The purpose of this paper is to explore and analyze the logics at work when companies decide what corporate features to communicate; which eventually also accounts for their corporate brands' identities.
As a case in point, the paper focuses on the concept of “family business” and investigates the rationale among companies to make particular reference to being such a company on their web sites – a decision the authors interpret as part of the corporate brand identity formation. Interviews are carried out with 14 CEOs in 12 small and medium‐sized family enterprises in a Swedish context. The paper employs a discourse analysis to distinguish patterns of corporate feature selection.
The results highlight how decisions that define corporate brand identity are not necessarily a consequence of rigorous marketing planning, but are sometimes made without concern for marketing matters. Three logics for the selection and formation of corporate brand identity features are identified: the habit, organic and intended logics. On account of these findings, a three logics model of corporate brand identity formation is developed, proposing differences between intuitive, emergent and strategic processes. In the intuitive process, managers construct brand identity based on tradition, instinctive beliefs and self‐perception. In the emergent process, the decision surfaces from active interplay between self‐perception among managers and the company's identity. In the strategic process, the decision is a product of an explicit brand strategy with focus on corporate communications.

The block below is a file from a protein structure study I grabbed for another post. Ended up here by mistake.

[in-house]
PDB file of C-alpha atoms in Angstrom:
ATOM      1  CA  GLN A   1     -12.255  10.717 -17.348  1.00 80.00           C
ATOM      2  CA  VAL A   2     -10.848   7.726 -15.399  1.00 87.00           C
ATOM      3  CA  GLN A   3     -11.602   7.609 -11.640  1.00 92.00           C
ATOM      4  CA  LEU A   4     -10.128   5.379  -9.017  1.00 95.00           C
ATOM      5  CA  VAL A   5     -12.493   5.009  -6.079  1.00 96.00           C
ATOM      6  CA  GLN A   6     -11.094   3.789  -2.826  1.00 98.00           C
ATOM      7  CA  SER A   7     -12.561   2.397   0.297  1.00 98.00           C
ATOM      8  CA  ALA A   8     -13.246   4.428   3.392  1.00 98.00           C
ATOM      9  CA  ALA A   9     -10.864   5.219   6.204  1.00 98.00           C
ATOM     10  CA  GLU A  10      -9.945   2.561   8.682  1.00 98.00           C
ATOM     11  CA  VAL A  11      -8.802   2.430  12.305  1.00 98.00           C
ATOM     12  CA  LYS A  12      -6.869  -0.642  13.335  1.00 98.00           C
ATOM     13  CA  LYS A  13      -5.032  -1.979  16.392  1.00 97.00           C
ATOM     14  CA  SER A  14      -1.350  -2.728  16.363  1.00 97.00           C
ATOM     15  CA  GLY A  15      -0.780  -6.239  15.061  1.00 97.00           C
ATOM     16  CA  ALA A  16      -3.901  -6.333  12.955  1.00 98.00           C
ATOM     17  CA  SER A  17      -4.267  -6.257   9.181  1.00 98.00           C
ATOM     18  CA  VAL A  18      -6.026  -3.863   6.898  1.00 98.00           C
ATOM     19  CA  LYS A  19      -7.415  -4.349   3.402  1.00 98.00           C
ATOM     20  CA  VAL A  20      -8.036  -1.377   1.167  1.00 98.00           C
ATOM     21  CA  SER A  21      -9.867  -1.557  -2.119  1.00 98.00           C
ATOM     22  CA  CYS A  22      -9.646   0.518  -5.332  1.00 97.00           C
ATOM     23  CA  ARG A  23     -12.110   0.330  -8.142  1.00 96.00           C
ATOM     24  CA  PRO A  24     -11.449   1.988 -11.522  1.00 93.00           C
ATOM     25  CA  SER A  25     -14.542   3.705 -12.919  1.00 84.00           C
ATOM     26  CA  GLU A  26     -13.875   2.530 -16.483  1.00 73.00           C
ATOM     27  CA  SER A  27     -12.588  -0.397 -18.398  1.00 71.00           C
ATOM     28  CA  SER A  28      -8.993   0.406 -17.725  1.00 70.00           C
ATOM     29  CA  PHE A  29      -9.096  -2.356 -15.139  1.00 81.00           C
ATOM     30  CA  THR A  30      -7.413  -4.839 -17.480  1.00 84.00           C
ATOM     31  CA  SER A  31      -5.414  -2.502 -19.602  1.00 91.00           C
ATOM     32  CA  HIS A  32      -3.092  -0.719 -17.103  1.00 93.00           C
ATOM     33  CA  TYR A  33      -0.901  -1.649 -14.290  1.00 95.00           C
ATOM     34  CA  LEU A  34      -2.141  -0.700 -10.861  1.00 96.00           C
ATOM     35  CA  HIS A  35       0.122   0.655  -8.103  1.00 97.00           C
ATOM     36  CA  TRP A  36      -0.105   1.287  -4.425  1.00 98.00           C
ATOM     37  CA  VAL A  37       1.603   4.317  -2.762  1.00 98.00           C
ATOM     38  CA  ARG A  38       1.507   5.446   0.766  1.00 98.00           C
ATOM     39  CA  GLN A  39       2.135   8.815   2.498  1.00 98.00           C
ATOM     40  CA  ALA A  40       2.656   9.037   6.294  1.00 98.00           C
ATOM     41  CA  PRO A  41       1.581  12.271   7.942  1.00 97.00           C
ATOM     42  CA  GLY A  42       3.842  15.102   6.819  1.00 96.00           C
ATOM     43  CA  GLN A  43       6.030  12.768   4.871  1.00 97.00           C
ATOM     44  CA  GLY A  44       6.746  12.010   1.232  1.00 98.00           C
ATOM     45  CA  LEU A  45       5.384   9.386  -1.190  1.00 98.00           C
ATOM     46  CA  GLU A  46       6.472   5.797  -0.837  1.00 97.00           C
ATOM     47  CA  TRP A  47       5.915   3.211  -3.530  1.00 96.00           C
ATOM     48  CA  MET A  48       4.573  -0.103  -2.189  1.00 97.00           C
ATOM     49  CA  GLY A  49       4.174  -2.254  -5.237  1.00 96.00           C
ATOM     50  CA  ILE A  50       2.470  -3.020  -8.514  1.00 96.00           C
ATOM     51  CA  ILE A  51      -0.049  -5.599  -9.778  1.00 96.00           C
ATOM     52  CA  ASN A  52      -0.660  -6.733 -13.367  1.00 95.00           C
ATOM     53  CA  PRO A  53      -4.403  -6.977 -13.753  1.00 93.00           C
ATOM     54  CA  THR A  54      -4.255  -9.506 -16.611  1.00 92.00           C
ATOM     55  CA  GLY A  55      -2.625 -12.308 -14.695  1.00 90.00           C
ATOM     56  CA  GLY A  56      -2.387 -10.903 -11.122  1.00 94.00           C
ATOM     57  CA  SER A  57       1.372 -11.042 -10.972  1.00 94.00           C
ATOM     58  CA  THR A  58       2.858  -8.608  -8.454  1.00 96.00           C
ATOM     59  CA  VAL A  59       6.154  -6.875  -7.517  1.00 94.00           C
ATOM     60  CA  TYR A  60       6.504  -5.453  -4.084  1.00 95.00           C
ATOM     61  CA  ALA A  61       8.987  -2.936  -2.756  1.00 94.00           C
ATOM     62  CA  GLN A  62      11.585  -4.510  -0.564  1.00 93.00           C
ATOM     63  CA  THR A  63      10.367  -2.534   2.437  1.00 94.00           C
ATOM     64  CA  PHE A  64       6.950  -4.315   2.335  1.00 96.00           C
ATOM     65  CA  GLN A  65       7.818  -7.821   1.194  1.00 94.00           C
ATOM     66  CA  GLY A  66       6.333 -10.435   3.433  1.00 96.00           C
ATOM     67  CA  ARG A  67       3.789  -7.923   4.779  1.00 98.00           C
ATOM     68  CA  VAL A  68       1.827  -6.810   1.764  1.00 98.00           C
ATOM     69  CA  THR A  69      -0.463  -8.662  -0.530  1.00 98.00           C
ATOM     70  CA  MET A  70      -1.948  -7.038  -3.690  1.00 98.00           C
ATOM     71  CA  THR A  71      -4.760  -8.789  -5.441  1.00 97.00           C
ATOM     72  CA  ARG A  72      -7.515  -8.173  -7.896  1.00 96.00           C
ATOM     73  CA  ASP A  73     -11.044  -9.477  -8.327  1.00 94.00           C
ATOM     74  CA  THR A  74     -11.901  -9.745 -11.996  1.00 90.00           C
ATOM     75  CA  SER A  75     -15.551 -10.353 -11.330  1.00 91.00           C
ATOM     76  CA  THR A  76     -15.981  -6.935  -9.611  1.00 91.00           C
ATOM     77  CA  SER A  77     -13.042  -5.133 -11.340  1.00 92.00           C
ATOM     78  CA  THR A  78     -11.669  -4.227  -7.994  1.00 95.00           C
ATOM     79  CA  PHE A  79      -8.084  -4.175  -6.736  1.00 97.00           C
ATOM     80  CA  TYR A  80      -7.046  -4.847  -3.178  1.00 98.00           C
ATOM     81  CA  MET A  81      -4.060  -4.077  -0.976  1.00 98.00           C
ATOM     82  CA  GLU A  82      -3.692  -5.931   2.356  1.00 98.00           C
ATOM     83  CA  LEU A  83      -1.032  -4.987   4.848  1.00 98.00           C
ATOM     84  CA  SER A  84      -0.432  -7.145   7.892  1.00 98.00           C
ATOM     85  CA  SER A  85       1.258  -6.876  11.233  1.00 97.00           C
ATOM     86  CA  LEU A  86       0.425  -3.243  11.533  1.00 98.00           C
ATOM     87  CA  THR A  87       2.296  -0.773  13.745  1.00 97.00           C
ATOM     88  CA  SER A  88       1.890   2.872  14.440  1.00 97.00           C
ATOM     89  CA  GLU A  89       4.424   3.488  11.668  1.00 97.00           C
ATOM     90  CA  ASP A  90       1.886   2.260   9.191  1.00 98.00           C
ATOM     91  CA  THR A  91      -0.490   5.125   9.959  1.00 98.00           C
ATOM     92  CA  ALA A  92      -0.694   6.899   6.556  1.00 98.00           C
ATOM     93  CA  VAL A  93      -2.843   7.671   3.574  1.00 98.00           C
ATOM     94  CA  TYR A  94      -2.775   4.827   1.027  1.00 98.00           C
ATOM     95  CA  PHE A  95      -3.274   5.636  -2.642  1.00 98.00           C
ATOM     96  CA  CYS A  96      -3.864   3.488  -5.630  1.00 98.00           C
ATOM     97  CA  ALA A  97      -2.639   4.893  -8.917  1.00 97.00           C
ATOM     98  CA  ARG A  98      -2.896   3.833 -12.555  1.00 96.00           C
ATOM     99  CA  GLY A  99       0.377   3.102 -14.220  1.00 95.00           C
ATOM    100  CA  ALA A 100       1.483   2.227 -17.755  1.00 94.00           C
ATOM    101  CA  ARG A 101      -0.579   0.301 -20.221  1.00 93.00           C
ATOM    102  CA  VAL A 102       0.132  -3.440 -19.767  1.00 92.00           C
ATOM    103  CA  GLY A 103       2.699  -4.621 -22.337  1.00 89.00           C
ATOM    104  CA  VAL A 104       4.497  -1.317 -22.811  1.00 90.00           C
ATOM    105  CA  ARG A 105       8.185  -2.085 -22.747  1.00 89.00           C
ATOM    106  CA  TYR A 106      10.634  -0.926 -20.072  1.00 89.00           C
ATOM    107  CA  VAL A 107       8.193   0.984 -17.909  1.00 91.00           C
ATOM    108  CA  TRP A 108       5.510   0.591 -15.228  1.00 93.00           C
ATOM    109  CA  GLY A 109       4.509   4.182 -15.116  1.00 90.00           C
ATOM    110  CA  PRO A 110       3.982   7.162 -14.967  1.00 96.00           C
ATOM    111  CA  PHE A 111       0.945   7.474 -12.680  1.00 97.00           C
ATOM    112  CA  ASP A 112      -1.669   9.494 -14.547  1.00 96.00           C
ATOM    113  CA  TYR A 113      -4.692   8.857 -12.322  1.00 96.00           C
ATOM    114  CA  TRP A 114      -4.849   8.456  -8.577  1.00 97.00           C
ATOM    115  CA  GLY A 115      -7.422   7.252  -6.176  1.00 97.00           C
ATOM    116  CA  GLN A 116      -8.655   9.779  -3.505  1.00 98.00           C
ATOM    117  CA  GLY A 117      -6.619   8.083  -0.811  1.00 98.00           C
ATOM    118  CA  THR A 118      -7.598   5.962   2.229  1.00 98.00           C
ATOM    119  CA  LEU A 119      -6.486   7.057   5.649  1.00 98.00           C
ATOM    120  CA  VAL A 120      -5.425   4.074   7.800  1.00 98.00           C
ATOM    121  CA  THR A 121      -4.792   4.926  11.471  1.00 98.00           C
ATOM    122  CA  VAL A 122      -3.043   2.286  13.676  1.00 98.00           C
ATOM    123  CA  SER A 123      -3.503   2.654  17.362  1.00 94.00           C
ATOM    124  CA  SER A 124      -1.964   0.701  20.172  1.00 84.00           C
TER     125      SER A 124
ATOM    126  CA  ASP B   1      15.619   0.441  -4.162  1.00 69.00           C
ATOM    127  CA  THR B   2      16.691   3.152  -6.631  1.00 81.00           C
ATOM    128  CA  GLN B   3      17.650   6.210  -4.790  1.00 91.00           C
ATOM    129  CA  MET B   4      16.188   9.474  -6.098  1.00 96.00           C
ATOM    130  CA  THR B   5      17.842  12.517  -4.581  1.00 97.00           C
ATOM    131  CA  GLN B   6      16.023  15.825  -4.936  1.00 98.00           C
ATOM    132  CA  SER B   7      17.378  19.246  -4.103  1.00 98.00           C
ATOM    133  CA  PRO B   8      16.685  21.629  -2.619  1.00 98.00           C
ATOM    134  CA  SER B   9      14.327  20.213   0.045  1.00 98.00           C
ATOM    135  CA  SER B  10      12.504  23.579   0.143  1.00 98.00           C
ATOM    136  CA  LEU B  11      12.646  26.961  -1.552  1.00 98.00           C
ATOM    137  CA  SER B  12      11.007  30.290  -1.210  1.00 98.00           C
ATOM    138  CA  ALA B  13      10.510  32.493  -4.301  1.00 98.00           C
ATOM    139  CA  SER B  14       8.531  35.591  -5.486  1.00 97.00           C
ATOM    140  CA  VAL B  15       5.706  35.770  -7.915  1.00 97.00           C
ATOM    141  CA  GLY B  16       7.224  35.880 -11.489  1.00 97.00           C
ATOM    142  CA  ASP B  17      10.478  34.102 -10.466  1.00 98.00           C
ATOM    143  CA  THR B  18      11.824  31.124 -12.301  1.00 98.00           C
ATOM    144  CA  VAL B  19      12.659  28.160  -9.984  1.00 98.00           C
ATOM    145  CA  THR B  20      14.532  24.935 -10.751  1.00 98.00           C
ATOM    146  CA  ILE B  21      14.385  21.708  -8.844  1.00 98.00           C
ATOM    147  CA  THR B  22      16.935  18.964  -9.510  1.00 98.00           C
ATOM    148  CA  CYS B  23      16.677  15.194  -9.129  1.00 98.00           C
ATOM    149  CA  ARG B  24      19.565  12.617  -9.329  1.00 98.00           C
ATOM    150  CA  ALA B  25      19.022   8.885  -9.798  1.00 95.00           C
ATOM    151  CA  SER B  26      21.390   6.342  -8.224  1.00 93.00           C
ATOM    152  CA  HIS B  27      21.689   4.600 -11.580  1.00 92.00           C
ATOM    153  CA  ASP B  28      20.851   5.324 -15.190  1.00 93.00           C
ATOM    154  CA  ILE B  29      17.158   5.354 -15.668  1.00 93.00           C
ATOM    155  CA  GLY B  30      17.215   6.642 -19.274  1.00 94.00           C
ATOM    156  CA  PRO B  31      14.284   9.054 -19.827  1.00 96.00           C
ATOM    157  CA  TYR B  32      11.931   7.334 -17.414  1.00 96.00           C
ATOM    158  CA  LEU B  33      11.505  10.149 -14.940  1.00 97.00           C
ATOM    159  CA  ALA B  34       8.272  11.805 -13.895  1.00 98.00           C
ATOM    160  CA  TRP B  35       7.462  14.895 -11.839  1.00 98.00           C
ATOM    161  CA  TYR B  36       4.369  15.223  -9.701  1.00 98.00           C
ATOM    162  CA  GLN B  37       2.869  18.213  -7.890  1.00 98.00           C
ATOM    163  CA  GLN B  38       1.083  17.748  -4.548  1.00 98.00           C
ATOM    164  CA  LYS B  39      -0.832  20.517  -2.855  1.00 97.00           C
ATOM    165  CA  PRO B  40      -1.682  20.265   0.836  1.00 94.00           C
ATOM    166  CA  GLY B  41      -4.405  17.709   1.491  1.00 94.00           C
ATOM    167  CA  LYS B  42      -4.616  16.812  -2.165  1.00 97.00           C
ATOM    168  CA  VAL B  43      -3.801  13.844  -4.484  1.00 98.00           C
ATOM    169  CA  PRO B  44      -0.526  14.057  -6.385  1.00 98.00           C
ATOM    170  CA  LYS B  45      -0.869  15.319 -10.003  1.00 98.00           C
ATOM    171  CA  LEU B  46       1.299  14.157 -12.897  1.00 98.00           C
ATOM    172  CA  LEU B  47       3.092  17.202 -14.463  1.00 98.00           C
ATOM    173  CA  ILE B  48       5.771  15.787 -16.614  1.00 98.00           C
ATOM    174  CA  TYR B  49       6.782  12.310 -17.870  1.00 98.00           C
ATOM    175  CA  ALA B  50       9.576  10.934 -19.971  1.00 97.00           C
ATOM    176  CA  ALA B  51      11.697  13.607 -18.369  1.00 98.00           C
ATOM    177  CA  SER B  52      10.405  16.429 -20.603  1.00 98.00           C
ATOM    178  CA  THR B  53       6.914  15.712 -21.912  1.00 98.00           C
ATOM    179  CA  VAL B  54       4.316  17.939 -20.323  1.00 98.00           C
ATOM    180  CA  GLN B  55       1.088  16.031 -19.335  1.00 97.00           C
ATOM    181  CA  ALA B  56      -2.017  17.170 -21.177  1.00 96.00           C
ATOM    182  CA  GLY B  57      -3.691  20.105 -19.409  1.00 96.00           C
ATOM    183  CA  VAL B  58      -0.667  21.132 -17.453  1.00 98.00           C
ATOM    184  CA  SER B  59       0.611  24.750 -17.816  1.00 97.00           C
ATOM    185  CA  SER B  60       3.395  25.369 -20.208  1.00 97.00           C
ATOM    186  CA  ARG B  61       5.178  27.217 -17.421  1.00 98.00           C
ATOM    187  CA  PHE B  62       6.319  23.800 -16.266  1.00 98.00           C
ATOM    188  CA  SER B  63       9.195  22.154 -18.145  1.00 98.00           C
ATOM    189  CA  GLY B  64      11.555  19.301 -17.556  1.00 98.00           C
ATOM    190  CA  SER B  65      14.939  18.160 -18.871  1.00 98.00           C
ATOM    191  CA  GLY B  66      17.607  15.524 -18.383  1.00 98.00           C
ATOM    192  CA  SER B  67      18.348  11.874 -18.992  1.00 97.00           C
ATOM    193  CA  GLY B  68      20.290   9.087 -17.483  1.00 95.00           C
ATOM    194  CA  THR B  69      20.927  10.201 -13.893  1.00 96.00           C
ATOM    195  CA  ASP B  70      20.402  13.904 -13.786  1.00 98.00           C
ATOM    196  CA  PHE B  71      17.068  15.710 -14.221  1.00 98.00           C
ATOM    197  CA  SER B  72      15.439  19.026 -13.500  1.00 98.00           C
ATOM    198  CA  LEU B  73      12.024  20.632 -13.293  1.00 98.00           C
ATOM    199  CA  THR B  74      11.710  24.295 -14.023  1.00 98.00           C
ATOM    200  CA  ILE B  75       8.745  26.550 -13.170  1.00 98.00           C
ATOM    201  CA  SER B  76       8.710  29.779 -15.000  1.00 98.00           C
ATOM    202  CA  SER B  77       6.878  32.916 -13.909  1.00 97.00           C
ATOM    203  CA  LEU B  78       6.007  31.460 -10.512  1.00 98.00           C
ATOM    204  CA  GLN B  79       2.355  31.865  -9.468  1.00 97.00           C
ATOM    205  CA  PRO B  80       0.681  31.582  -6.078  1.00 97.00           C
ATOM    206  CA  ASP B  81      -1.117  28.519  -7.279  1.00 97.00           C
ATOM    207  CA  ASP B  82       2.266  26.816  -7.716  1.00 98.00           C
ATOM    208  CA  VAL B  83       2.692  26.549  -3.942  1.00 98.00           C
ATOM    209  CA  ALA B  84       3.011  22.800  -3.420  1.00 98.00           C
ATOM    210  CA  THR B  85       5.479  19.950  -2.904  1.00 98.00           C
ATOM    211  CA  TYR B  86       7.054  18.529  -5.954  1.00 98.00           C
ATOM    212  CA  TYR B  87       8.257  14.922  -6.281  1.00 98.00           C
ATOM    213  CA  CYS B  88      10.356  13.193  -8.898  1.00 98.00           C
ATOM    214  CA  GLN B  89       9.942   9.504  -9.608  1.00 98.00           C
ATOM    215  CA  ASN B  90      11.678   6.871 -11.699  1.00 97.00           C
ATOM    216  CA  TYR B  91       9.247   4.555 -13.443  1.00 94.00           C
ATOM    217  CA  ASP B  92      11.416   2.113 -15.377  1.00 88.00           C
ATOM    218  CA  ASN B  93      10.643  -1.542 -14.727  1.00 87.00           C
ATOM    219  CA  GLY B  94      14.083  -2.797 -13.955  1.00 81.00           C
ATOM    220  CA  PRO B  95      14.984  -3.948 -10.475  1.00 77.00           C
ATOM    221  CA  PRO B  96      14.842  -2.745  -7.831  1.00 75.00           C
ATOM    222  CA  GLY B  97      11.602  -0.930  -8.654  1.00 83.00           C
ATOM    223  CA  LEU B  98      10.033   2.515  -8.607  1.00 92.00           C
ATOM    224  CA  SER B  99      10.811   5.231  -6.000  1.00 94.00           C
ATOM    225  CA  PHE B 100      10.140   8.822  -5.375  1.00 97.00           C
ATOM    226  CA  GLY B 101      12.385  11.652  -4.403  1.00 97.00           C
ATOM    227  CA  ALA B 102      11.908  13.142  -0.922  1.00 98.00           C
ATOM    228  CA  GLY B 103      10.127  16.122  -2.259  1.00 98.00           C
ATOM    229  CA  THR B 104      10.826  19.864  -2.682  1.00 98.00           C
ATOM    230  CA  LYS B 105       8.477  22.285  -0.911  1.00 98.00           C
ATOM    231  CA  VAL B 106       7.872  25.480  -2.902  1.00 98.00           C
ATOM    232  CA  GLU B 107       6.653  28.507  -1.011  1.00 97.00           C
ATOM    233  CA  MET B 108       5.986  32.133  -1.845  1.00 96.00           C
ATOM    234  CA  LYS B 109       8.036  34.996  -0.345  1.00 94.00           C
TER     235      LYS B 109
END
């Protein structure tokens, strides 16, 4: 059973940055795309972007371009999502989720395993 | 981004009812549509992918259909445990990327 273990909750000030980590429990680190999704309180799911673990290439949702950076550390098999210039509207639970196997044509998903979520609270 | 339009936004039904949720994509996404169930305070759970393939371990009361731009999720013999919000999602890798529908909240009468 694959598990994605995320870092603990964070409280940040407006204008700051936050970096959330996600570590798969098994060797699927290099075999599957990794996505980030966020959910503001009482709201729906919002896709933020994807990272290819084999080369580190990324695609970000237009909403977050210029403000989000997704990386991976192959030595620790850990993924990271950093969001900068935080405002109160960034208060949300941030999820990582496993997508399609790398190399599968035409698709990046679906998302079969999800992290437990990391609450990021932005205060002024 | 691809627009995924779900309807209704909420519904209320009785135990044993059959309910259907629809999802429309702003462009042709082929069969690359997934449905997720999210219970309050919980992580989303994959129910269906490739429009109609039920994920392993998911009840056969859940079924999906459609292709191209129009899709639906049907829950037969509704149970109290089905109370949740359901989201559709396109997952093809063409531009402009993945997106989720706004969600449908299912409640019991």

The sample size is small. No large firms are included. The paper focuses on one corporate feature, namely, being a family business.
Research on corporate brand identity is still largely conceptual. Drawing on empirical findings, this paper contributes to available theory and to practical insight.
Blombäck, A. and Ramírez‐Pasillas, M. (2012), "Exploring the logics of corporate brand identity formation", Corporate Communications: An International Journal, Vol. 17 No. 1, pp. 7-28. https://doi.org/10.1108/13563281211196335Download as .RIS
Emerald Group Publishing Limited
Copyright © 2012, Emerald Group Publishing Limited